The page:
NEW ALBANY — Some New Albany residents say they don’t know where they and their neighbors will get groceries when the only grocery in downtown New Albany closes in two weeks.

A representative of Save A Lot confirmed Friday that the store at 624 State Street will be closing June 20. The Jeffersonville store at 1017 10th Street will remain open.

“We take the decision to close any Save A Lot location very seriously,” according to a statement provided by Sarah Griffin, director of communications with the company. “We review very regularly our stores on a number of factors including financial performance as well as strategic alignment with our long term plan.

She said that unfortunately, the New Albany store is closing based on this review. She confirmed that it was not related to COVID-19, which has affected many businesses across the country.

“We’re very grateful for all of our customers for their loyal support at the location,” Griffin said in the statement. “We look forward to continuing to serve customers at our other locations in the Greater Louisville area.”

But for residents of the neighborhoods surrounding the State Street location, including those in multiple New Albany Housing Authority (NAHA) properties, it may not be as simple as just choosing another store to go to. Some of the residents are lower-income or older, and some don’t have transportation. A grocery in their neighborhood meant they had access to food for their tables.

“I live in a neighborhood where I’ve got to come here,” said Scott Brown, who was shopping Friday at Save A Lot. “Now I’m going to have to find a new grocery store to go to; prices are going to be a little bit higher.”

Brown said his car is being repaired, and his father drives from Louisville to take him to buy groceries. Although there is a smaller discount department store nearby, it’s not a fully stocked store like Save A Lot; it has mostly canned or frozen foods. Brown said there’s not another option for people in this neighborhood for groceries.

“I guess most of them will be catching buses to get way out there to get groceries,” he said.

Although there is a Kroger off of State Street at 200 New Albany Plaza, it may be too far for some, such as those who live at RiverView Towers — a NAHA property for older residents and people with disabilities.

At 500 Scribner Drive, Riverview residents have a four-minute walk or a one-minute drive to Save A Lot, according to Google Maps. To get to Kroger is a four-minute drive, but a walk of 30 minutes or more.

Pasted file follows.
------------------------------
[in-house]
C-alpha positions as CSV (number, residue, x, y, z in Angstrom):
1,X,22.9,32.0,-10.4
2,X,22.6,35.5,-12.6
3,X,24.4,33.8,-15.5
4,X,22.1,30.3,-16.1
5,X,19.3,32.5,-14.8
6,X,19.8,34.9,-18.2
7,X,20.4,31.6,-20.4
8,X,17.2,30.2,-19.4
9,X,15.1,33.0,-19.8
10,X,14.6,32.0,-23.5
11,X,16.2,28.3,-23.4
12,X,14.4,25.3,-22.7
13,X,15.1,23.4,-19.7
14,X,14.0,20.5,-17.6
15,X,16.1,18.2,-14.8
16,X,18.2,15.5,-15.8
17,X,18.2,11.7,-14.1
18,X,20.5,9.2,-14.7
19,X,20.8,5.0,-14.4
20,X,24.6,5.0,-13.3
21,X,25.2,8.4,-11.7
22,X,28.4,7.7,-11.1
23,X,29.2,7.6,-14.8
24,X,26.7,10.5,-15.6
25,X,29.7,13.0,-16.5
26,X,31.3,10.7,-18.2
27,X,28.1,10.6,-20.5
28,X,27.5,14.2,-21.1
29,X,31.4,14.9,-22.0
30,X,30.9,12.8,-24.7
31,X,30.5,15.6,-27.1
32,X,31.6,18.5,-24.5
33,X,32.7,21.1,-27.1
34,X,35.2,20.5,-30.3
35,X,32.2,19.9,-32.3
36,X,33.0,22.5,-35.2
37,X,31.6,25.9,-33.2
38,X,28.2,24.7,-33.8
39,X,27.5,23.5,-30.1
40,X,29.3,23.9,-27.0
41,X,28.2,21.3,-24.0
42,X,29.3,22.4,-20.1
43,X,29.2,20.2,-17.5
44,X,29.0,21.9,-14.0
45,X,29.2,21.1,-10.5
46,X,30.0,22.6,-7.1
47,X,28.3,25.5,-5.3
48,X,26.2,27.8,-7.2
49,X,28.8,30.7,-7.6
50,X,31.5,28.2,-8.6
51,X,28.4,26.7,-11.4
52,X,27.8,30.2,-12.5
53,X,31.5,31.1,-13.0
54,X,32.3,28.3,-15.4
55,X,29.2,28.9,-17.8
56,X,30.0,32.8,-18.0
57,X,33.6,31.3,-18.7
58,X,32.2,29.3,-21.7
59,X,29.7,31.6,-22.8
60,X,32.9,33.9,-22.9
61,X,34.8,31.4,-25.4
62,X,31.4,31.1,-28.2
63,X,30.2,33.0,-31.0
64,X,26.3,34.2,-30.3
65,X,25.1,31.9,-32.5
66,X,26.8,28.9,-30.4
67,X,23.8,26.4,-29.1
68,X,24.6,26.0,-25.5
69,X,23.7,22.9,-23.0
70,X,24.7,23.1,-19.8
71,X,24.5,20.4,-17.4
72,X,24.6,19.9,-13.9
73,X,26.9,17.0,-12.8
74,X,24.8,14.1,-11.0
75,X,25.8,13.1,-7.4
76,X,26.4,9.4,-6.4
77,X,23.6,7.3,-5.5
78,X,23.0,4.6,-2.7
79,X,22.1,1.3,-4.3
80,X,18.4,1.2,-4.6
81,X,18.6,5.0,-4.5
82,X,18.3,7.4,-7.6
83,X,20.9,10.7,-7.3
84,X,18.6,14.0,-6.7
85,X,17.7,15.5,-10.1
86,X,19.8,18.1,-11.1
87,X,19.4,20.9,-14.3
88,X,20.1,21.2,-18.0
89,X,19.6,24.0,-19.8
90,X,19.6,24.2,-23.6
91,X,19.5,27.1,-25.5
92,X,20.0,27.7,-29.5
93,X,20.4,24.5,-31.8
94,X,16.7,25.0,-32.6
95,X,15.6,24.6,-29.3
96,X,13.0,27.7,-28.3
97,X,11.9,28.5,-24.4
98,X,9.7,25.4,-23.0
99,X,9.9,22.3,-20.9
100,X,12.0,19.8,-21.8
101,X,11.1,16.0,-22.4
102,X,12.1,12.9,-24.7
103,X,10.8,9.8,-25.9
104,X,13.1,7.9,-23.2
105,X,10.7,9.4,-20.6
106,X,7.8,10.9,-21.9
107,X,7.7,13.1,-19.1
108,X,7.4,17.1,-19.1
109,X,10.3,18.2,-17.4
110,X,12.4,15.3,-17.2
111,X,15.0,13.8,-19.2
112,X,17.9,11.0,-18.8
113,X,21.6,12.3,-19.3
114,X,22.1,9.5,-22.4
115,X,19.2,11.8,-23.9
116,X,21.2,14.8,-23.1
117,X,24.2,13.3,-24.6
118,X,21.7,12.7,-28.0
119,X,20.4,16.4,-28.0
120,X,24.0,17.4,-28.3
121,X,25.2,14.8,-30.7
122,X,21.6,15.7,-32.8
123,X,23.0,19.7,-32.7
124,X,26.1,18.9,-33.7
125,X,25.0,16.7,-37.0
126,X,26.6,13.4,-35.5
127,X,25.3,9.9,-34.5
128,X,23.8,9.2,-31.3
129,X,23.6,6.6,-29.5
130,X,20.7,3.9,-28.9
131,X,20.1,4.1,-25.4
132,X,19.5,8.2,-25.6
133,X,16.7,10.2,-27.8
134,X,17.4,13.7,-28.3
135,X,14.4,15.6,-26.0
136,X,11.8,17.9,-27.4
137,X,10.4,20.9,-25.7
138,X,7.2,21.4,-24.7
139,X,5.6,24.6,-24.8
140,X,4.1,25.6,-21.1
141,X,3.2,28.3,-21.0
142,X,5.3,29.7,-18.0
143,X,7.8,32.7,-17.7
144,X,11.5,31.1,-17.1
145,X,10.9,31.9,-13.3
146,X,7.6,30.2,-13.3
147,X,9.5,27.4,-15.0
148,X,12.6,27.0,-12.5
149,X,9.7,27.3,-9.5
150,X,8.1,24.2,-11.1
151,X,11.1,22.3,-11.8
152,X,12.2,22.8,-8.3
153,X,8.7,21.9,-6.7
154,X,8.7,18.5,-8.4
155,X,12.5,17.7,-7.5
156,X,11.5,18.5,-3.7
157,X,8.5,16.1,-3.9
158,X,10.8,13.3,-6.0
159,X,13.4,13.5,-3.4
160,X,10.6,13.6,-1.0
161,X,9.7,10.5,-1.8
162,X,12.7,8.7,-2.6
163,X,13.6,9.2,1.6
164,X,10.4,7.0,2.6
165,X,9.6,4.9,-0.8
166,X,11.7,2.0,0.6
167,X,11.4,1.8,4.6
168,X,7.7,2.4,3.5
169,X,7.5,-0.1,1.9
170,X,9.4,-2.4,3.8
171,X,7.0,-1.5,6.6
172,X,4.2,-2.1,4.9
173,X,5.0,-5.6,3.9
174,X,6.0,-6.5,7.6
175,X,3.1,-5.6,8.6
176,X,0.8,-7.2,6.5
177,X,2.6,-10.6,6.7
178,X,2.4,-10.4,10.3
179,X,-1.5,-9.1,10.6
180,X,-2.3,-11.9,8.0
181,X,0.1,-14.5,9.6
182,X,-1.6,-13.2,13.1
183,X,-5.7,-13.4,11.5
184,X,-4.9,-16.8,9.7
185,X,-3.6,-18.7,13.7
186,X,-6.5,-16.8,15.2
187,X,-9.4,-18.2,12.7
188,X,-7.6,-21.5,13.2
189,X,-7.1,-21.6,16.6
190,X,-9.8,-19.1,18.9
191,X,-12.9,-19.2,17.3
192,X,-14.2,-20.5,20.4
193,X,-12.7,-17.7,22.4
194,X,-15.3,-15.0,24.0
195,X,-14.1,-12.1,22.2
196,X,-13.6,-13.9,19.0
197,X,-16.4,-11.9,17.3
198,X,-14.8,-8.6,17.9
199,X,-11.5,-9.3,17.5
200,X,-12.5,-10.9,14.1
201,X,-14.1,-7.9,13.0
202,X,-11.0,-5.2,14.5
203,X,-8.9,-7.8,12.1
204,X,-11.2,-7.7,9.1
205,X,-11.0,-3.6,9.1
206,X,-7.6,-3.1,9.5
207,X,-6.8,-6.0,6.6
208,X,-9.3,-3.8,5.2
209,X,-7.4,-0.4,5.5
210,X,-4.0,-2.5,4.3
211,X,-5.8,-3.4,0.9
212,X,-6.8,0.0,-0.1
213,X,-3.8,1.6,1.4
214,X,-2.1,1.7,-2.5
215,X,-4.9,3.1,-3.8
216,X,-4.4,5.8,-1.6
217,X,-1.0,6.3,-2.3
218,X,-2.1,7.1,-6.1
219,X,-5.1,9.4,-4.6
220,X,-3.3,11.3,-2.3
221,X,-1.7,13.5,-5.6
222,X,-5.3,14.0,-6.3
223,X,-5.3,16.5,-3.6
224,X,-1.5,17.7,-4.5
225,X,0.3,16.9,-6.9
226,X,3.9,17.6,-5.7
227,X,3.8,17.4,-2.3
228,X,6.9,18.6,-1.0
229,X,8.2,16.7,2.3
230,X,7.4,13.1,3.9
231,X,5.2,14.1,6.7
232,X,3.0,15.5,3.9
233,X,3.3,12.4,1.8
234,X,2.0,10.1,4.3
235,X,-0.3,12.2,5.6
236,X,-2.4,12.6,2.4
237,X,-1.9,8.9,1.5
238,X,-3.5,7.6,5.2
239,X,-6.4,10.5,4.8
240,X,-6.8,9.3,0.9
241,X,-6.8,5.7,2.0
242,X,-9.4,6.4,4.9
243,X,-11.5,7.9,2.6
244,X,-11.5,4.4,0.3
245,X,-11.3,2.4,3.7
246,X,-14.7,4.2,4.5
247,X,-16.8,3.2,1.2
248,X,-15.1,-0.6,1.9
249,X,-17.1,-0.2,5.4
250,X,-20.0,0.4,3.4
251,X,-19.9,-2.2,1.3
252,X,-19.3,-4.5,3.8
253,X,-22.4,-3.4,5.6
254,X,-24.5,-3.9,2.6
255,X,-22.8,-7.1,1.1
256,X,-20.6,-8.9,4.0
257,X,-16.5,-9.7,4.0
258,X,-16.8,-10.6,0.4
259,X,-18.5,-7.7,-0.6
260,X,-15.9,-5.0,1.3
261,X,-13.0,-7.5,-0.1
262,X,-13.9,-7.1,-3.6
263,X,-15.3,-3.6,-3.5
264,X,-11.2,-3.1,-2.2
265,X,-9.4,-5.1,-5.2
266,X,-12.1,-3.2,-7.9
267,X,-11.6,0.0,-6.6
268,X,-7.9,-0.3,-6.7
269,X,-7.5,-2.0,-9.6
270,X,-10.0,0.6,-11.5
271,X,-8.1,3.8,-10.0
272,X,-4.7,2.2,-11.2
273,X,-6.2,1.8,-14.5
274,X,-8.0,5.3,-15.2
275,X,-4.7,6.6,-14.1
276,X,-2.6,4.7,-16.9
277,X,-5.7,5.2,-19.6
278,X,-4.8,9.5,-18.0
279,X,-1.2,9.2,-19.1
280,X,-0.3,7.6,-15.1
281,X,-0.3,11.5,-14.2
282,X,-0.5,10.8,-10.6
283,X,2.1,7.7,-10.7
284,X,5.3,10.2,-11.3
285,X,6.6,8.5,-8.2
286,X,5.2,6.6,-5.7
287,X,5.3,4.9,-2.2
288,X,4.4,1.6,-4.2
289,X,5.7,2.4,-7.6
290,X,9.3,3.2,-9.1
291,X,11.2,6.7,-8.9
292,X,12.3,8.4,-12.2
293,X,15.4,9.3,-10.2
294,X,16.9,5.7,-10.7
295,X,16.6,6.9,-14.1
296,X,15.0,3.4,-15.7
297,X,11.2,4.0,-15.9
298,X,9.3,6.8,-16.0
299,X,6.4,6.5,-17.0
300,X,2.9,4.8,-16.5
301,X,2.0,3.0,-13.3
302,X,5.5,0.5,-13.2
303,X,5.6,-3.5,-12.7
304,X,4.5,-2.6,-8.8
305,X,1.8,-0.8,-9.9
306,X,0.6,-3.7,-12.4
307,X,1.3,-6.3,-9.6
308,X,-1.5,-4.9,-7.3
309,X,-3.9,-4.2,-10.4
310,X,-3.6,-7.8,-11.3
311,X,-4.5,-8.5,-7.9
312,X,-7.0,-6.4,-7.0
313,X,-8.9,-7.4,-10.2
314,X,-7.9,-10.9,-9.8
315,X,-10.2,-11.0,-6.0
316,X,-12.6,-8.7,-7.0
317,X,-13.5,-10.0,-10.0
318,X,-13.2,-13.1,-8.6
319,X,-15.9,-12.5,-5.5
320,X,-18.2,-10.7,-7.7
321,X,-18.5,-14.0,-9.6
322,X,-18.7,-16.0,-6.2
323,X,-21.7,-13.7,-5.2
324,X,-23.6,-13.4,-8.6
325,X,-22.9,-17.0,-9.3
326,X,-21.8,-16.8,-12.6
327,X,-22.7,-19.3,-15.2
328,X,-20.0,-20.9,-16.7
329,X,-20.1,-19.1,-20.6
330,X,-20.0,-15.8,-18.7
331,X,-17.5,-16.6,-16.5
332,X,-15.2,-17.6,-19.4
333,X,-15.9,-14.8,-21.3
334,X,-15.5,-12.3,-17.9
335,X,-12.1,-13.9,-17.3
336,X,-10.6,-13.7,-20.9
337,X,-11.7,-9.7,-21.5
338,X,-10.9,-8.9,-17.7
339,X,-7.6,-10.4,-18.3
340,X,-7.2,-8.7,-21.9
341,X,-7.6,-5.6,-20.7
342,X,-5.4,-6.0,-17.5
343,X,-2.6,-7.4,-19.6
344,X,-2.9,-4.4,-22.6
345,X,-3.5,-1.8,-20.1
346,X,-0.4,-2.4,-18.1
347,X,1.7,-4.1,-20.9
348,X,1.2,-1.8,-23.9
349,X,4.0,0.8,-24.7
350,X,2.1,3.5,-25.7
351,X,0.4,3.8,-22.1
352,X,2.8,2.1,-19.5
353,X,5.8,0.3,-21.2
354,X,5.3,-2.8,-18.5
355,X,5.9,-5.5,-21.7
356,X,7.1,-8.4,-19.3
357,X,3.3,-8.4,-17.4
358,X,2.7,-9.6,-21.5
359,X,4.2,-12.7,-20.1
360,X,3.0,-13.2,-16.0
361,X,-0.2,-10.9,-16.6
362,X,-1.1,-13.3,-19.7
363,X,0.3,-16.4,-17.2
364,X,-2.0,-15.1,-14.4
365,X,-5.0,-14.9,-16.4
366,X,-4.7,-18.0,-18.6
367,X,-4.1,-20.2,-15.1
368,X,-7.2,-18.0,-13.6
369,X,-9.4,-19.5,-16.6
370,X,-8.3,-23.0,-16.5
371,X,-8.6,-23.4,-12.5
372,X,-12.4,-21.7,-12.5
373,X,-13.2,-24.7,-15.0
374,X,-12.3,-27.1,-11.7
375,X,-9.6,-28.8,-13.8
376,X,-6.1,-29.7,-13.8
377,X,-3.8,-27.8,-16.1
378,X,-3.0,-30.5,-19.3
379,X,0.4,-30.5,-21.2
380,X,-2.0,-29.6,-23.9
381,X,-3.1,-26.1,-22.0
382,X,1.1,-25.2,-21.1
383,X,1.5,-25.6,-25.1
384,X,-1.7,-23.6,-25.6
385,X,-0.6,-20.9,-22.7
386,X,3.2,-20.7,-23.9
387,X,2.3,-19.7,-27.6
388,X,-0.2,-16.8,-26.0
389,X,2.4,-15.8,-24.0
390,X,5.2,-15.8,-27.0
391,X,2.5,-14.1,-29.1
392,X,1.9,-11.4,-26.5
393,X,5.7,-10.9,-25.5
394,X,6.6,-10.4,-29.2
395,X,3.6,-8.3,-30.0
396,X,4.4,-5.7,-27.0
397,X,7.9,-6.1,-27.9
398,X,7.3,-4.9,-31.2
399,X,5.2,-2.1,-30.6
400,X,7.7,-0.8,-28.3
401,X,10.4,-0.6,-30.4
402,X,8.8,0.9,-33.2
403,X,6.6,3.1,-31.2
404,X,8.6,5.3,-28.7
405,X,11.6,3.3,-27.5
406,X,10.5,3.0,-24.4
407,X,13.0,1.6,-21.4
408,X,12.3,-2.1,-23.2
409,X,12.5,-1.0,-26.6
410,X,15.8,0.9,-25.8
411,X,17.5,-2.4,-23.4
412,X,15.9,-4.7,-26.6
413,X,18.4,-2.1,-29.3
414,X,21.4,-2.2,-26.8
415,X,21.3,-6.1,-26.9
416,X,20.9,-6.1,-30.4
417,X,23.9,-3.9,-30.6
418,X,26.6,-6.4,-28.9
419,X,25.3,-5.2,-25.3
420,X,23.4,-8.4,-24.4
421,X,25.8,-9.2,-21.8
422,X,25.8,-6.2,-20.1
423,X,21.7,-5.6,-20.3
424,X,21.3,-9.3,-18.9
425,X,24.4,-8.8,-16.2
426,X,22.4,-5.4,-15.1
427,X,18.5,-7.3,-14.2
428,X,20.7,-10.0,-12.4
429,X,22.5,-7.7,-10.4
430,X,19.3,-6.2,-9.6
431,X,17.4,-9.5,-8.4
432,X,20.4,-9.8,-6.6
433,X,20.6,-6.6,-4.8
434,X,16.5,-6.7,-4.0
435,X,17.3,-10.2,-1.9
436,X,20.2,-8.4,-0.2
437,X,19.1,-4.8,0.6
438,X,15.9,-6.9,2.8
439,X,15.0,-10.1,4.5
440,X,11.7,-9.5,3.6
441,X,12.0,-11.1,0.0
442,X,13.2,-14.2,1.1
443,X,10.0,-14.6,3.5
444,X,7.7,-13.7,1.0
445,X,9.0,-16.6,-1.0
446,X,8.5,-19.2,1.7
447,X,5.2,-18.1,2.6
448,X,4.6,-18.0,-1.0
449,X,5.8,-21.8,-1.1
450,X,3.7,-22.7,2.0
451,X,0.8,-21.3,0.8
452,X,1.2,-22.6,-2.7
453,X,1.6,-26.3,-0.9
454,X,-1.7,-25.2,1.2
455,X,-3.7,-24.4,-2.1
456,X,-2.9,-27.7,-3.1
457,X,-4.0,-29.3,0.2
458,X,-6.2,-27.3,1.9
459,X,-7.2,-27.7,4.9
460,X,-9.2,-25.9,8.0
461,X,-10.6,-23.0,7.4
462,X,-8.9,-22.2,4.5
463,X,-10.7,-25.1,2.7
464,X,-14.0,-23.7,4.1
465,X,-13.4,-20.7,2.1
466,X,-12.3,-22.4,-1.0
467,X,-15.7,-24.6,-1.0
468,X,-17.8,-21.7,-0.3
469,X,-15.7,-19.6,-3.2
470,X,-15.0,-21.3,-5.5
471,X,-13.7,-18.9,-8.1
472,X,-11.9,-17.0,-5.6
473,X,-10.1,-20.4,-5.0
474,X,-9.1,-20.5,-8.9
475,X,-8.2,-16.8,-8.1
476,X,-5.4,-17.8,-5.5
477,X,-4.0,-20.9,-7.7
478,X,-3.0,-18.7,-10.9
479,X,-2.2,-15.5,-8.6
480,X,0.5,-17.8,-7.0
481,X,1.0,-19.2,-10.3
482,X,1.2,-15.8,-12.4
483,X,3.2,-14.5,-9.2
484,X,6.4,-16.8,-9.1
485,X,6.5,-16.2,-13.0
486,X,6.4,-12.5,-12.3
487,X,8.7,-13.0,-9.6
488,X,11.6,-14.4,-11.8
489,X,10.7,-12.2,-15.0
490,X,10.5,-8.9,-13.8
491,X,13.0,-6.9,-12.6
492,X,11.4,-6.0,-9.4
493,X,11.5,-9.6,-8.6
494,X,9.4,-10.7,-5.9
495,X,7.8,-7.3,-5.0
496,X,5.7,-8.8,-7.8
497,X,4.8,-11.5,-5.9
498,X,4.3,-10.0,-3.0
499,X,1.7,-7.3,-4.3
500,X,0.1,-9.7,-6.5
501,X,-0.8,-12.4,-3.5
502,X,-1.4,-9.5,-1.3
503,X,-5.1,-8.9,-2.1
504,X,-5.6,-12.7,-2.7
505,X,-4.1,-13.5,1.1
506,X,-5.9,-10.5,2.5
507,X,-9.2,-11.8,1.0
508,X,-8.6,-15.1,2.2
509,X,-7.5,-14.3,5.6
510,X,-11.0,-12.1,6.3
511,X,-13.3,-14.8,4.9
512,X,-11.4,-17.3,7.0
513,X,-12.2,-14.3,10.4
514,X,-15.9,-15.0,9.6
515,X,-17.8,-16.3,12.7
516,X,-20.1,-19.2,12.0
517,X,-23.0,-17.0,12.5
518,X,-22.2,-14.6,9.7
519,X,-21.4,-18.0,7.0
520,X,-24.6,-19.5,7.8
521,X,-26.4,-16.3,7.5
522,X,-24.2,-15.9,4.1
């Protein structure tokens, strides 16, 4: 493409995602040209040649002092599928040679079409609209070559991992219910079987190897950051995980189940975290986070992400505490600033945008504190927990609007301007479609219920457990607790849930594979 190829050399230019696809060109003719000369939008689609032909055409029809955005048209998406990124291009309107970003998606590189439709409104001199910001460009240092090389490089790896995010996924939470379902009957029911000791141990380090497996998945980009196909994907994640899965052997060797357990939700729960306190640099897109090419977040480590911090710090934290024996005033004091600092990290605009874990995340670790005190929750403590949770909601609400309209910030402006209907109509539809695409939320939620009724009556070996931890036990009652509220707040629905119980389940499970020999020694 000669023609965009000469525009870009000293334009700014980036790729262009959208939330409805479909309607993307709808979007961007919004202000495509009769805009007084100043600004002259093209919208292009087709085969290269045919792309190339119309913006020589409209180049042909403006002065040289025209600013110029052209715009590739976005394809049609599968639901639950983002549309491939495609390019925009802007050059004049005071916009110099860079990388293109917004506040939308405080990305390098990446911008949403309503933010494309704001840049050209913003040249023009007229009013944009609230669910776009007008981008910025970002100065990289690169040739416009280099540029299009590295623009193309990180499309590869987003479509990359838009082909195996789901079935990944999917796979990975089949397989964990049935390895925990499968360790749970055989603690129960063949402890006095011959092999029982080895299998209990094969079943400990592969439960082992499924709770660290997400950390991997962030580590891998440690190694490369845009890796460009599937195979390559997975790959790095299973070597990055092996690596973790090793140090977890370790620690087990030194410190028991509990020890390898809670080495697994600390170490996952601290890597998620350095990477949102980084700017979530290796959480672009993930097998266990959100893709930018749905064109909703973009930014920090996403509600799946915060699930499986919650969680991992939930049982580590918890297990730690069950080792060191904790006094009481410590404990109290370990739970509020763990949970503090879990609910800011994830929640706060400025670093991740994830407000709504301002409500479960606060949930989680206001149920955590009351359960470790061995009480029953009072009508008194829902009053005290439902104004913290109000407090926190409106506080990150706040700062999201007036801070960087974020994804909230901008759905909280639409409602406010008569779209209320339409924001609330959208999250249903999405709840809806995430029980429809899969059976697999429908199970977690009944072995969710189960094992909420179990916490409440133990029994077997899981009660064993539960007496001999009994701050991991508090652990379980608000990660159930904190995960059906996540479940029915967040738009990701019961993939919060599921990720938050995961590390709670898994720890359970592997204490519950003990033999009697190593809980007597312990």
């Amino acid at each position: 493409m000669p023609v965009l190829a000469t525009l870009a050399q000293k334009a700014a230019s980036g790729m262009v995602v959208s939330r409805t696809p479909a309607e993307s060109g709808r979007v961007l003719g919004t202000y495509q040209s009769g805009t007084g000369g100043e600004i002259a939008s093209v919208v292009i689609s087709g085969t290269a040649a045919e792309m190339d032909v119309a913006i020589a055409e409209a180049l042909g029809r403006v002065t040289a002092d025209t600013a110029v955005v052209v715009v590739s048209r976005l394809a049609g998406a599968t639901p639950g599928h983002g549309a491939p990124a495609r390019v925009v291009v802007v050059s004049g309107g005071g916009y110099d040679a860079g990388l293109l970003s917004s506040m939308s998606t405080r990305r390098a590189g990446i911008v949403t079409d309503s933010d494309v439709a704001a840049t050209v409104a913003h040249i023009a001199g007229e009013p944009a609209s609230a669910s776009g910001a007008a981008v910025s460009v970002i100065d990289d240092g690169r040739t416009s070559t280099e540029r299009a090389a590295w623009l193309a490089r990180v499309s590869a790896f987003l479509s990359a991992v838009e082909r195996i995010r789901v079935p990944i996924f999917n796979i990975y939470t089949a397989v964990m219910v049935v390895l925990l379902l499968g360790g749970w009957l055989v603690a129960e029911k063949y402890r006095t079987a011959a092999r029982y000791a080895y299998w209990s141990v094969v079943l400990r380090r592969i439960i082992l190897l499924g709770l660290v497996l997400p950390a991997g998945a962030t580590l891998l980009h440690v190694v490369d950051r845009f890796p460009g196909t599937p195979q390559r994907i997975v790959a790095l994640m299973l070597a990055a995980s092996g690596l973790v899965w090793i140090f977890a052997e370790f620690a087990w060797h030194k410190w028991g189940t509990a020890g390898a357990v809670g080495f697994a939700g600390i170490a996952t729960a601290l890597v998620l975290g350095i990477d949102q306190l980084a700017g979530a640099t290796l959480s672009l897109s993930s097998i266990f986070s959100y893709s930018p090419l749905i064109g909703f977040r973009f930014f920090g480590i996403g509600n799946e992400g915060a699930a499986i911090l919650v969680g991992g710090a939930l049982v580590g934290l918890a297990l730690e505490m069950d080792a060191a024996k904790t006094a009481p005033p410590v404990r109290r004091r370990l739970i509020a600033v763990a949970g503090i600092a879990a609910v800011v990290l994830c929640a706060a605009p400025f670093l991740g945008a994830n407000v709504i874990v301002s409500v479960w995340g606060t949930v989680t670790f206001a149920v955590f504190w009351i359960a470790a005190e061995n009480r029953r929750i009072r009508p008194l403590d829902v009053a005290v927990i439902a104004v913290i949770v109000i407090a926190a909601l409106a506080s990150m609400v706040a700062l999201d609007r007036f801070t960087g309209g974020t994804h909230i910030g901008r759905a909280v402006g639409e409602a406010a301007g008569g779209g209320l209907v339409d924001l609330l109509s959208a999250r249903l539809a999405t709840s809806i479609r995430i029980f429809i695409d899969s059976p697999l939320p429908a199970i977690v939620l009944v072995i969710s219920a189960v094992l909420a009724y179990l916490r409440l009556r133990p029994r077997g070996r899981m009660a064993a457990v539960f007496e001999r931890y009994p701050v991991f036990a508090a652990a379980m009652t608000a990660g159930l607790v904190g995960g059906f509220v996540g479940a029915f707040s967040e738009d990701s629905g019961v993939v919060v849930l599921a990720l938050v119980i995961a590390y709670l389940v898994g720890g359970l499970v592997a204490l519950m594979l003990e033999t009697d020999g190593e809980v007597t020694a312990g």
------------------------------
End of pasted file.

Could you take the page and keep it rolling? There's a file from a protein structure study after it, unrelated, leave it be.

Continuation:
Paula Lindley was shopping Friday at Save-A-Lot, where she’s been a customer for “years and years,” she said.

“I hate for it to go because I can get things here I can’t find anywhere else,” Lindley said. “It’s just going to be a loss.”

She added that she’s worried about the Riverview residents; she used to live there herself and said she knows many of them don’t drive.

“And everybody there depends on this,” she said. “They can’t get to the store, they don’t have a car.

“They won’t be able to get to the grocery store.”

Lindley added that when she was inside, it appeared that things were selling out and not being restocked.

“We went through the store and half the stuff was gone,” she said.

David Kemp, who lives about six minutes away by car, said he’s been going to Save A Lot since they opened decades ago. He said he doesn’t like the bigger stores, because “I don’t like walking 50 miles to get a gallon of milk,” he said. “My son is going to have to do my shopping for me.

“It’s going to make it hard. I’m stocking up now so I don’t have to worry about it when they close.”

Among his selections, Kemp bought a beef roast, which he planned to make last.

“I cut it in three pieces, put it in the freezer then I take one piece out at at time and put it in the crock pot,” he said, adding that he also gets pork loin when it’s available. “It’s great. I can’t afford hamburger and I like that stuff better than hamburger anyway.”

He added that the other small store nearby has some things but not milk, and he recognized that while he has a car, his neighbors who don’t will have a harder go.

“It’s going to make it twice as hard on them as it is me,” he said. “I can drive where I need to go but they can’t go that way. They need another store here closer if they’re not going to have this one.”

Recommended for you